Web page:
Hair: Let the Sunshine In has a wealth of great archival footage, including several long snippets of the original cast performing (some of them from 1968 Smothers Brothers Show and Tonight Show appearances). This is mixed in with more general archival footage of the hirsute youth of the day protesting everything they could think of. While some of the footage is chronologically a little incorrect (Kent State was 1970, three years after "Hair" opened off-Broadway), it nonetheless gives a good tenor of the times.
What would have helped this piece a bit is added length, with some more in-depth analysis of what "Hair" meant for the public at large, and also how the sociopolitical (not to mention artistic and cultural) zeitgeist shifted dramatically by the time "Hair" was filmed in the late 1970s. (Director Milos Forman is one of the people who make up the bulk of the interview segments, and indeed the one extra on this screener is an additional hour of footage with him). While what is in the piece now is certainly compelling and always fun to watch, there's never any attempt made to really anchor "Hair" in the "silent majority," that is, away from the counterculture from which it sprang. I can clearly remember my mother's adamant refusal to let my eldest sister play the Original Cast Recording in our home while I was still a young kid, for example. That sort of "middle America" response would have helped give Hair: Let the Sunshine In a broader scope. There's also a lack of information imparted at times--for instance, what is up with the kids working with original director Tom O'Horgan just a couple of years ago, and then singing various songs in a sort of workshop and in a filmed segment in a park? I don't think O'Horgan directed any New York revival in the last few years, and a little more explication as to what this all was about would have helped. (A 2009 revival is about to open on Broadway, not helmed by O'Horgan).
"Hair" opened the way for everything from "Jesus Christ Superstar" to "Rent," and a slew of other shows that sought to mimic its rock patina without the genius of James Rado, Gerome Ragni and especially composer Galt McDermot to elevate their material. Hair: Let the Sunshine In does make a cogent case that this show was an unusual, and serendipitous, aligning of the cosmic creative forces that resulted in one of the most innovative and lasting contributions in the history of American musical theater. The full frontal nudity was just a bonus.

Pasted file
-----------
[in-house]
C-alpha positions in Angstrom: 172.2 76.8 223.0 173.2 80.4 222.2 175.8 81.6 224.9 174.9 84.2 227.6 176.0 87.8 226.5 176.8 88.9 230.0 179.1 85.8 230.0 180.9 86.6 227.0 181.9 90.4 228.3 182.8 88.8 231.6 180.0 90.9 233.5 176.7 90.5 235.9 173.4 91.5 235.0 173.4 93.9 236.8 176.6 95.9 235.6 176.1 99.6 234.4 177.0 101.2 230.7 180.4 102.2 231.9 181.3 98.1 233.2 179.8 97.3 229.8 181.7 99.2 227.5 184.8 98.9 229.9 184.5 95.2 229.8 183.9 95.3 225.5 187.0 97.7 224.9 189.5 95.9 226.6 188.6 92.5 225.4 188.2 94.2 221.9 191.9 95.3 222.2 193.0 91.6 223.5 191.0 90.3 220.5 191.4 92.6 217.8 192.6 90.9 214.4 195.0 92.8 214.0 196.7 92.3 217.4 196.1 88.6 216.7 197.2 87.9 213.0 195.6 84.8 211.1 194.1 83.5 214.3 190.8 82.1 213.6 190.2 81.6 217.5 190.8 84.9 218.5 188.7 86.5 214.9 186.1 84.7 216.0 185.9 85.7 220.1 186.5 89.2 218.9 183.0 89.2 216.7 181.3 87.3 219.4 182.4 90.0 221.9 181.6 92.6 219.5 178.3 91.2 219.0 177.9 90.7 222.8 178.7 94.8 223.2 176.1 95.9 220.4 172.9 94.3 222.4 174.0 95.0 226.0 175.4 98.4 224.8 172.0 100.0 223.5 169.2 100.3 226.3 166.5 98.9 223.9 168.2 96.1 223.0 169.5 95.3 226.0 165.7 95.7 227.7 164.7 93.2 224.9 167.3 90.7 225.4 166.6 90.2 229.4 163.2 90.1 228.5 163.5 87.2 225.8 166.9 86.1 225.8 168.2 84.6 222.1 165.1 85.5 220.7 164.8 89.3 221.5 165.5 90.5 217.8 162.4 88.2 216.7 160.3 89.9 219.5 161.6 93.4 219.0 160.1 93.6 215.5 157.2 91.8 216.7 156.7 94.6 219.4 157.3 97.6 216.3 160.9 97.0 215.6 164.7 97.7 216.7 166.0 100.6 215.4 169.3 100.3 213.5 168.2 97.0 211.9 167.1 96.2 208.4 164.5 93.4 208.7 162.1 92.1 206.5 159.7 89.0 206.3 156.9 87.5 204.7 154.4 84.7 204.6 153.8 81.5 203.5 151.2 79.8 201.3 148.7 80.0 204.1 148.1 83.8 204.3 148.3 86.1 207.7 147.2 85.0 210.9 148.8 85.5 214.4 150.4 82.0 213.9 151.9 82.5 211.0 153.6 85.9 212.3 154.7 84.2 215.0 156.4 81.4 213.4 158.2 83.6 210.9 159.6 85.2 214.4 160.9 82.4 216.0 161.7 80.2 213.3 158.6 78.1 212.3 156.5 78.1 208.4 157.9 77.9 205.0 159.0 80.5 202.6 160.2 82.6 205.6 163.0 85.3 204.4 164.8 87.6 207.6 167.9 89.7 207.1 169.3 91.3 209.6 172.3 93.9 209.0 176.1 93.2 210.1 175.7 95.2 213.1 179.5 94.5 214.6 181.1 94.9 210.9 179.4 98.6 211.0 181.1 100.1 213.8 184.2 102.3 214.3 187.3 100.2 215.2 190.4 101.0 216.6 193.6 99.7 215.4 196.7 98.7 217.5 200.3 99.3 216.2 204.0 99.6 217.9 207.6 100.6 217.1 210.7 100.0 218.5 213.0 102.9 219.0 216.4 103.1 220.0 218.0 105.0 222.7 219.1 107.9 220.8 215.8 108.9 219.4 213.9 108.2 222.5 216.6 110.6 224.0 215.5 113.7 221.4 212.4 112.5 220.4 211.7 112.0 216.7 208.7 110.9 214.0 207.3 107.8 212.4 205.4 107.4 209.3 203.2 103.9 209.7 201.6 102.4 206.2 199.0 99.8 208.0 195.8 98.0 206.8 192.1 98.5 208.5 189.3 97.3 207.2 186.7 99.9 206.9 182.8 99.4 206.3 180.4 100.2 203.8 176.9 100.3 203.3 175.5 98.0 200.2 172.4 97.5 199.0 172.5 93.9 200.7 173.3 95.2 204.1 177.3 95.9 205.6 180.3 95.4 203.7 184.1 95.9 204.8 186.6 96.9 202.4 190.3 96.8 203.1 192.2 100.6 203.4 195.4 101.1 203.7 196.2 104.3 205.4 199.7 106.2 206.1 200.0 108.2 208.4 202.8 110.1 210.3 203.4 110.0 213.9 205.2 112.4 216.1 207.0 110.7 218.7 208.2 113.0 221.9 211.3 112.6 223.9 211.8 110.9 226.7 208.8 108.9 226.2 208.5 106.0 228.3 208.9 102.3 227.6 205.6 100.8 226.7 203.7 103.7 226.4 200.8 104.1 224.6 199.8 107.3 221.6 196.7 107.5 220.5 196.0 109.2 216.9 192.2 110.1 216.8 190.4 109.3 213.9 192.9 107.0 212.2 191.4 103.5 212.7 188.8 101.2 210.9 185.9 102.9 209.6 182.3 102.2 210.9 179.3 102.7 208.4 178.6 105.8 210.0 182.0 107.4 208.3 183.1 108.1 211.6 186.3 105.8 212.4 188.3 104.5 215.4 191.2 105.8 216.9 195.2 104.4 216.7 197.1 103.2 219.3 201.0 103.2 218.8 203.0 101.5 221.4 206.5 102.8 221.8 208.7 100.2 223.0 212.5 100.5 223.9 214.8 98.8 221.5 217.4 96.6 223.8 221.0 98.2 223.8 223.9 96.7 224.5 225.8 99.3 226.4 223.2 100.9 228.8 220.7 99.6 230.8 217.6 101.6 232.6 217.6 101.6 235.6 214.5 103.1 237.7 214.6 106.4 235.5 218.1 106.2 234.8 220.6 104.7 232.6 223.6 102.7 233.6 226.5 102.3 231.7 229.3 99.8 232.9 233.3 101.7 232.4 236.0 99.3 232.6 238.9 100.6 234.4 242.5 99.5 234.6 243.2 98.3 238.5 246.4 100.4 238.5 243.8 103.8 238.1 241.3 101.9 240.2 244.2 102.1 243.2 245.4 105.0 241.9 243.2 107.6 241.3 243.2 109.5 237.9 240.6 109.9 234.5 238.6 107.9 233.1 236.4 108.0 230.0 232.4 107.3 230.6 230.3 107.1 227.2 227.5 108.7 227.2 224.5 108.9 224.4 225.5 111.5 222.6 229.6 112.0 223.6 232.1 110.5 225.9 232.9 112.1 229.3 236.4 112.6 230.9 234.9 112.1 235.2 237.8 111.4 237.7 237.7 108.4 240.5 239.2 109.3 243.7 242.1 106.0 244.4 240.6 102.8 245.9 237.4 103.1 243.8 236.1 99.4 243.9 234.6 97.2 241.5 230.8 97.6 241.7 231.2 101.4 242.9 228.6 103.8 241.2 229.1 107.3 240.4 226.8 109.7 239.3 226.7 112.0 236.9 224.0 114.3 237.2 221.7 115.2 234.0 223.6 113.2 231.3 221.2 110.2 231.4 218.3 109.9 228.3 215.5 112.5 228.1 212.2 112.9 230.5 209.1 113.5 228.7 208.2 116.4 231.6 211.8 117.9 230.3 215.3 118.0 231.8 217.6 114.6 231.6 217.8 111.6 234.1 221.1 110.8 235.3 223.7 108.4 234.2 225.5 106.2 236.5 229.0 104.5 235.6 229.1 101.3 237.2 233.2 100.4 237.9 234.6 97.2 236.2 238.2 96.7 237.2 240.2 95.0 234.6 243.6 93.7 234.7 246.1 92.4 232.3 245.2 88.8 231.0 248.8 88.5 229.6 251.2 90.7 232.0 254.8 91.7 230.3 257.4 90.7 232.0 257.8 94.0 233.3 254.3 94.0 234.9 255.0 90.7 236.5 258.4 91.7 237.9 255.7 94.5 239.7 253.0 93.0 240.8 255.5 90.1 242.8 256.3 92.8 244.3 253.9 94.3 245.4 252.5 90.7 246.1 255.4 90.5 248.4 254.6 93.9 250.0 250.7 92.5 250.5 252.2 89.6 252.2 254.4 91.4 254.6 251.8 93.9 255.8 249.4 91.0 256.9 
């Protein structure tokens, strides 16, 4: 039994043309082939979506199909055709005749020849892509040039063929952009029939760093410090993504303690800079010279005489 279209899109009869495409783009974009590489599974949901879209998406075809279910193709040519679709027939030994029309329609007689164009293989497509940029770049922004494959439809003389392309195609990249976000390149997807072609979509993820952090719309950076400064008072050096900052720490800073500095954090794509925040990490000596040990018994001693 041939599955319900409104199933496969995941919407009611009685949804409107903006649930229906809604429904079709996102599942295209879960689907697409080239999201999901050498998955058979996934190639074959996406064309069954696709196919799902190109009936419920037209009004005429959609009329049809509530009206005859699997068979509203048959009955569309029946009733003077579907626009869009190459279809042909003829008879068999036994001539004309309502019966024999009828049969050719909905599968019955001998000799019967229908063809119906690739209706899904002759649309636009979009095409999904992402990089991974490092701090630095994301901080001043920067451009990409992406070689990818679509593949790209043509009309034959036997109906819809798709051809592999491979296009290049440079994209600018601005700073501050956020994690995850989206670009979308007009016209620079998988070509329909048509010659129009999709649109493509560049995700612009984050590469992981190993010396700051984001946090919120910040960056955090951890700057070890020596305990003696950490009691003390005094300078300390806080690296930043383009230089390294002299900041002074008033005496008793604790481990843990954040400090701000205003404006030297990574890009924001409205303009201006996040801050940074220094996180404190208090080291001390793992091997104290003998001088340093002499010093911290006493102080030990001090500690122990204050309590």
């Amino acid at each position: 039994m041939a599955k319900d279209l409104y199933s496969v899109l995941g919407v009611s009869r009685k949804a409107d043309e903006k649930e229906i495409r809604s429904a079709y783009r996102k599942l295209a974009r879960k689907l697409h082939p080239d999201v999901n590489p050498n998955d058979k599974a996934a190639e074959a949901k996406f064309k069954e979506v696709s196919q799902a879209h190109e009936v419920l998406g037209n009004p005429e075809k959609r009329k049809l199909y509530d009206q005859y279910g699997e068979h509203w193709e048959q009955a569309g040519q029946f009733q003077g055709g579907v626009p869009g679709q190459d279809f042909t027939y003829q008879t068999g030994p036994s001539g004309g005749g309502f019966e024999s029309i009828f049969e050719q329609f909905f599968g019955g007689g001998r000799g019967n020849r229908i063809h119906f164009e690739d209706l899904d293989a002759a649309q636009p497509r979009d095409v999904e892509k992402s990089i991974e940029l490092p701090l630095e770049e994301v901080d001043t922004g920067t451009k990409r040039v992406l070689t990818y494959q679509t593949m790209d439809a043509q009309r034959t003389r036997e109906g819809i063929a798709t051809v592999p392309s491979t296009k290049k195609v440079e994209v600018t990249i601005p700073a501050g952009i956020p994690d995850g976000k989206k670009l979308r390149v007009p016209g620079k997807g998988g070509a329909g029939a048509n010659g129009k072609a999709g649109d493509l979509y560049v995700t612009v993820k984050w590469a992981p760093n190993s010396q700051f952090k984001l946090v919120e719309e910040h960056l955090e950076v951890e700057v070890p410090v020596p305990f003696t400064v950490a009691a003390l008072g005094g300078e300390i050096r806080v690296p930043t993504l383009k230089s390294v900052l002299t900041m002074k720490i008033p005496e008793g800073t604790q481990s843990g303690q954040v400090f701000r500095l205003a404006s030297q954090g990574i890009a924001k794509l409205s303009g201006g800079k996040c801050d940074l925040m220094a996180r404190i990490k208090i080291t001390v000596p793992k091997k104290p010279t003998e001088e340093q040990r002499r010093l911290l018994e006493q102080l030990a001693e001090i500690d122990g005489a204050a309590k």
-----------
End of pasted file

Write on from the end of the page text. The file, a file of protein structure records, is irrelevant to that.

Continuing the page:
Hair: Let the Sunshine In arrives in a nice enhanced 1.78:1 transfer that features excellent color and clarity in the contemporary interview segments. The archival footage has radically variant video quality, sometimes within the same source material. The Tonight Show's interview segment with Ragni and Rado looks horrible, like it was transferred from a third or fourth generation videotape (which indeed it may have been), while the performance footage from that same episode looks fine.
The DD 2.0 soundtrack is excellent, full of "Hair"'s exuberant music, both from the Original Cast Recording and the newer version with O'Horgan mentioned above. Fidelity and reproduction are top notch throughout the documentary.
The only extra on this pre-release screener is the aformentioned extra hour of footage with Hair film director Milos Forman, who is funny and dishy in his remembrances of both the stage and screen versions of the property.
"Hair" was a one of a kind show that forever changed the face (and body) of the Broadway musical. If this piece had just delved a little deeper into its impact I would have easily given it a Collectors Series recommendation. As it is, it's still Highly Recommended.
"G-d made stars galore" & "Hey, what kind of a crappy fortune is this?" ZMK, modern prophet